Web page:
California Amends its Data Breach Statute…Again
The California Legislature has again amended California's Data Breach Statute regarding the obligations of companies to disclose the breach of personal information stored in computerized data. (California Civil Code Section 1798.82) Prior to the amendment, the statute stated that anyone conducting business in California that owns or licenses computerized personal information data must disclose a breach in the security of the data to a California resident whose unencrypted personal information was, or is reasonably believed to have been, acquired by an unauthorized person.
The amendment adds another element triggering the obligation to notify individuals of a security breach or suspected breach. Now, those conducting business in California are required to disclose a security breach of encrypted personal information where: 1) the encrypted personal information was, or is reasonably believed to have been, acquired by an unauthorized person; and 2) the encryption key or security credential was, or is reasonably believed to have been, acquired by an unauthorized person where there is a reasonable belief that the encryption key or security credential could render that personal information readable or useable.
Whereas the prior obligation to disclose a data breach related to unencrypted personal information, the amendment adds the element of data breaches related to the unauthorized acquisition of encrypted personal information. The definition of "personal information" is sufficiently broad, that most companies will be impacted by this amendment if such data is stored in a computerized format. Personal Information is defined as the individual's name with any of the following elements associated with it: social security number, driver's license number, account number, credit or debit card numbers, medical information, health insurance information or license plate information. Personal information also encompasses user name and password information such that access to an online account can be gained.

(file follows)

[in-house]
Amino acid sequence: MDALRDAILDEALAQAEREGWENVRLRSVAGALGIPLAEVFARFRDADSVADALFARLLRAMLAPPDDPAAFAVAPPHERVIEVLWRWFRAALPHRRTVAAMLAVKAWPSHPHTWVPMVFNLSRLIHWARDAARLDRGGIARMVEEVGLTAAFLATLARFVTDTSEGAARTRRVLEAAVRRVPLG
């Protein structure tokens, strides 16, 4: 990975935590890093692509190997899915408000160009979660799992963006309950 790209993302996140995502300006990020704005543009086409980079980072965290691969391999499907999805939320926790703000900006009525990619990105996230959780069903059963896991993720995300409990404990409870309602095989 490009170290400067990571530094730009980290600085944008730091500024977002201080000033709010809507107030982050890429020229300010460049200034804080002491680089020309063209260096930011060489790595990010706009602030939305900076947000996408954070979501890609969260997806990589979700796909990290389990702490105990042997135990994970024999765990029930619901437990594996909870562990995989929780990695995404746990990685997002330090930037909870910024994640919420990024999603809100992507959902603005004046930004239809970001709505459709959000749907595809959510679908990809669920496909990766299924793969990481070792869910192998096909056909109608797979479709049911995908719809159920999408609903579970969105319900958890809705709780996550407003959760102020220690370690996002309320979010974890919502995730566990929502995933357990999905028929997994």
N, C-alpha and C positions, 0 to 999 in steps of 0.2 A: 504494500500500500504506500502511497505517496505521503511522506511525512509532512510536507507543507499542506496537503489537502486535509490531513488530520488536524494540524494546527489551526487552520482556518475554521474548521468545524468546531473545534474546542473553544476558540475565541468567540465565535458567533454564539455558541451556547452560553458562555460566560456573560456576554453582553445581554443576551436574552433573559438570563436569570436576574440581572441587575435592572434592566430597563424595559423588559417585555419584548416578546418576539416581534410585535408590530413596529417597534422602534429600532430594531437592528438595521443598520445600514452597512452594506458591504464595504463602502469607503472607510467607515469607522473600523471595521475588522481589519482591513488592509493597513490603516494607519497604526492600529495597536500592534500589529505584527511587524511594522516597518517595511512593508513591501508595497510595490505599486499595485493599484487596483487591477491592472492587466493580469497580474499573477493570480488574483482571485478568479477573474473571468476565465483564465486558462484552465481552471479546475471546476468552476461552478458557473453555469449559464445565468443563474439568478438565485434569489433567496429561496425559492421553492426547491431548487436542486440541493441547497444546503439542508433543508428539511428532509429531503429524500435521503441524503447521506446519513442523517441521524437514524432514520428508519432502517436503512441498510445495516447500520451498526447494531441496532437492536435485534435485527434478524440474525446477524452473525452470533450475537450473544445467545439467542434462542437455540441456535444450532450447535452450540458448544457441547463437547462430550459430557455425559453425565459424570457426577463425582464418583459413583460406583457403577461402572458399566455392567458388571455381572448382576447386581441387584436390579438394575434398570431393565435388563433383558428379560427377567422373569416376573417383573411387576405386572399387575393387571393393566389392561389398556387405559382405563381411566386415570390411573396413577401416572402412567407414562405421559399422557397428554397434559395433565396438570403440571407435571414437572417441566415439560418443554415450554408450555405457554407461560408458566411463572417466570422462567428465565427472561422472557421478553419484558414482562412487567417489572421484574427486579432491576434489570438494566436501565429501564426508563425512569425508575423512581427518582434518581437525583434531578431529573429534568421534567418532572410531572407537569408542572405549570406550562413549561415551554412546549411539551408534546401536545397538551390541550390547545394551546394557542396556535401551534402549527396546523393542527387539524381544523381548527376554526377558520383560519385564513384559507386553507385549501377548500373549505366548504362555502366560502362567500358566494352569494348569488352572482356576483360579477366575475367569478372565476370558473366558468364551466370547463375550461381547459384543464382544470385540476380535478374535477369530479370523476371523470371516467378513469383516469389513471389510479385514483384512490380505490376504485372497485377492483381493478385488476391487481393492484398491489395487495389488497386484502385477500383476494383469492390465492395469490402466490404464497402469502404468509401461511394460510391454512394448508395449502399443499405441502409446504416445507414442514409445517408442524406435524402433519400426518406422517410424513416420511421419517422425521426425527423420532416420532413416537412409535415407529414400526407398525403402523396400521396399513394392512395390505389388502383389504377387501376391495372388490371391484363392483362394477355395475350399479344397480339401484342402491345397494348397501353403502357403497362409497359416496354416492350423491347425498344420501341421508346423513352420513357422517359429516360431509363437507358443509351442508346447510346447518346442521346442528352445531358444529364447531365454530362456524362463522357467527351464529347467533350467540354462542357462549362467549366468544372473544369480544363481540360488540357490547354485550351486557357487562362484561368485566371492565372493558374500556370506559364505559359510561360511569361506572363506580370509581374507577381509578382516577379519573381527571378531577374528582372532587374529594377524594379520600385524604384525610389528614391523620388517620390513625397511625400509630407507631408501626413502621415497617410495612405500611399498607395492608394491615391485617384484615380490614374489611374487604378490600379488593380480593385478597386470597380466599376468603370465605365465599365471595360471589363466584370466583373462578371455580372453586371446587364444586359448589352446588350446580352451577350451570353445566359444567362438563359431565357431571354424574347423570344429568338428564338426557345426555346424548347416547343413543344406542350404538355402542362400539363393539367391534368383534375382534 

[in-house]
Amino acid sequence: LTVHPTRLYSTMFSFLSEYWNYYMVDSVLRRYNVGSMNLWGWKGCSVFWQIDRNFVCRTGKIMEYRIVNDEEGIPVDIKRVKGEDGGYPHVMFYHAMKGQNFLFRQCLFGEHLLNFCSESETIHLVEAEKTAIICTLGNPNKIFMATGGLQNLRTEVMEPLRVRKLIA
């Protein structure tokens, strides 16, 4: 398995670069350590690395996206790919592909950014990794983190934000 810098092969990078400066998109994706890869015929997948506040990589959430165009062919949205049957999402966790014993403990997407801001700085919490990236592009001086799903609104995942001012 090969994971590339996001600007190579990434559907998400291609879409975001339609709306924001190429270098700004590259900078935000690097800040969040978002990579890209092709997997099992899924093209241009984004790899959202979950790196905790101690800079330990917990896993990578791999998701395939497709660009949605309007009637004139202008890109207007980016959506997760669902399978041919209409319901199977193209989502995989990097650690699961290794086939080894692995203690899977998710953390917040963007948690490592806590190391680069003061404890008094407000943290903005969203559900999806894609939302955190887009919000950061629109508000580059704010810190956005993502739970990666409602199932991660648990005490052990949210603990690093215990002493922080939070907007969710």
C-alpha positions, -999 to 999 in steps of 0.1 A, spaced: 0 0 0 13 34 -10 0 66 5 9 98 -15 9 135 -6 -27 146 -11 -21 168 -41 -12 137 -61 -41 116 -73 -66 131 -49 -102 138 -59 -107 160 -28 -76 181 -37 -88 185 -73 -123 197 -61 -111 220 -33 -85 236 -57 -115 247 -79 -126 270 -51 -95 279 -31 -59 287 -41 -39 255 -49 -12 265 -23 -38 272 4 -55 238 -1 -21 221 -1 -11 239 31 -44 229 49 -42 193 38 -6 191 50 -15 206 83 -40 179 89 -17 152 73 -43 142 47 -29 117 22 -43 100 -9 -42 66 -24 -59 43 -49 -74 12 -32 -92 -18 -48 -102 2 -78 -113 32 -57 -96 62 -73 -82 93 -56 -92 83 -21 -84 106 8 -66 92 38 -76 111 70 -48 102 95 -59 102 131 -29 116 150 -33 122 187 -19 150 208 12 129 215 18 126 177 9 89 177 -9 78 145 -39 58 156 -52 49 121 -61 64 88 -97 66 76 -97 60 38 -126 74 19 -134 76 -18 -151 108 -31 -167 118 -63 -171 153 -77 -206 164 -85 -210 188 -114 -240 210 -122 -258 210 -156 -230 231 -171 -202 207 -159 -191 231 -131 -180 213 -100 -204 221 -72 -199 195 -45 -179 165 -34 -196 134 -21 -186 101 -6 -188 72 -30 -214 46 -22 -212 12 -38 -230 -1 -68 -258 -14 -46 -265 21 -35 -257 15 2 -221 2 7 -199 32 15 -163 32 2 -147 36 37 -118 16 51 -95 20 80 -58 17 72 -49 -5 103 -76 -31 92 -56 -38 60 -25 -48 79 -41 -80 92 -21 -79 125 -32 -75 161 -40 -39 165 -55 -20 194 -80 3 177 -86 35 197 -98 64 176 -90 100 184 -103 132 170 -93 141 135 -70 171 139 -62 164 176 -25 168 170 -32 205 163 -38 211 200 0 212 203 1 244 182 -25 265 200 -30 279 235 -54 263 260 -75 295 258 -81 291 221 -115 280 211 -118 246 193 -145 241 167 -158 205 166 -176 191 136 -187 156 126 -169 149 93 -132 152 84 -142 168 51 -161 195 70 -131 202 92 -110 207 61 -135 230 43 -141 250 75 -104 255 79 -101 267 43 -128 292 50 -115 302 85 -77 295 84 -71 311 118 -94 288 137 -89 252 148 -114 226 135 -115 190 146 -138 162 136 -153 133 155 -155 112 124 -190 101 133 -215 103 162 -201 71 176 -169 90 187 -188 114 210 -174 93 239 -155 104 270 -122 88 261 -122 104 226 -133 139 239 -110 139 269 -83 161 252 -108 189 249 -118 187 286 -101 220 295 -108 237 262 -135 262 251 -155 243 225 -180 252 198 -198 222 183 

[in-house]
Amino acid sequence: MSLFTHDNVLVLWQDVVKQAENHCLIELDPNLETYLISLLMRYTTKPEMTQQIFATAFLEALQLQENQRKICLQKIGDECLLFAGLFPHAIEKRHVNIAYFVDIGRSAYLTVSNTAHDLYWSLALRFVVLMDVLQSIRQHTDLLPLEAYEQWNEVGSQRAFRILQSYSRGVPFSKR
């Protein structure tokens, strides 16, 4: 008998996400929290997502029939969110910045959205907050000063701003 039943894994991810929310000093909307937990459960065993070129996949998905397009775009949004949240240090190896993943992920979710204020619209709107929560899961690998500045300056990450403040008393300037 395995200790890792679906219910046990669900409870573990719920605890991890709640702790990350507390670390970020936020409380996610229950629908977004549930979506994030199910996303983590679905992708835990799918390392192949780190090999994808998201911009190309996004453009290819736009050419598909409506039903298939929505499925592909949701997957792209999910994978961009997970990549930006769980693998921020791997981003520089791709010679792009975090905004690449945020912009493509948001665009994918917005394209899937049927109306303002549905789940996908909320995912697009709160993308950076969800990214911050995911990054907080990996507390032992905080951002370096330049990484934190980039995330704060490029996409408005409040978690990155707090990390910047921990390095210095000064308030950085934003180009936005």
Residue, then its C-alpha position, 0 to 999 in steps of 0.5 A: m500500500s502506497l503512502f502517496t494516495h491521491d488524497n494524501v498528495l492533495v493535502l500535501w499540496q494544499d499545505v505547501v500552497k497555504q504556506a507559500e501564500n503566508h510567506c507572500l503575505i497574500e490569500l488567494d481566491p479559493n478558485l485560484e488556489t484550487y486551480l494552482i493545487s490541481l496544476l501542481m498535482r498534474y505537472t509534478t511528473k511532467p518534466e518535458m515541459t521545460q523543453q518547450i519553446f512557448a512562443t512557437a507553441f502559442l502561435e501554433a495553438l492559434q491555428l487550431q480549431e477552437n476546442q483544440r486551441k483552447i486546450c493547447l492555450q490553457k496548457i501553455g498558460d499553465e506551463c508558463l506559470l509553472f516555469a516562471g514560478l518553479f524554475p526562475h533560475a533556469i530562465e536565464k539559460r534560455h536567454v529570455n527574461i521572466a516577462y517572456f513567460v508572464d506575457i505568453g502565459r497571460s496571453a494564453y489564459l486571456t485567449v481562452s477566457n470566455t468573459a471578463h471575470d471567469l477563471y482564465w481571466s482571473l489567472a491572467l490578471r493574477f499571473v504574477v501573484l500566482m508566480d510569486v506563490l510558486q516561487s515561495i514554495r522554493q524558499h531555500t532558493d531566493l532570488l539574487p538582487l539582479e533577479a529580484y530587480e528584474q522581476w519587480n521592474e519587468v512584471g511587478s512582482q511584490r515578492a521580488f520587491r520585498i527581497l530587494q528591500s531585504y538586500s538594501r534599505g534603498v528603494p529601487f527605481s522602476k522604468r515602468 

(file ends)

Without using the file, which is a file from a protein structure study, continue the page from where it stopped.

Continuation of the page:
The reality today is that if encrypted personal information in a computerized format is the subject of a security breach, the party storing such data must look at multiple factors to determine if notification is necessary. There first must be a breach affecting encrypted personal information, as defined by the statute. If it is determined that personal information was in fact compromised, the party storing the data must analyze if the encrypted data can be accessed. If the corresponding encryption key has also been compromised and if the business has a reasonable belief that the stolen encryption key renders the encrypted information readable or useable, the individual must be notified pursuant to the statute's requirements.
California's Data Breach Statute adds another layer to conducting business within the borders of California, and impacts companies of all sizes if they store computerized personal information (whether encrypted or not).
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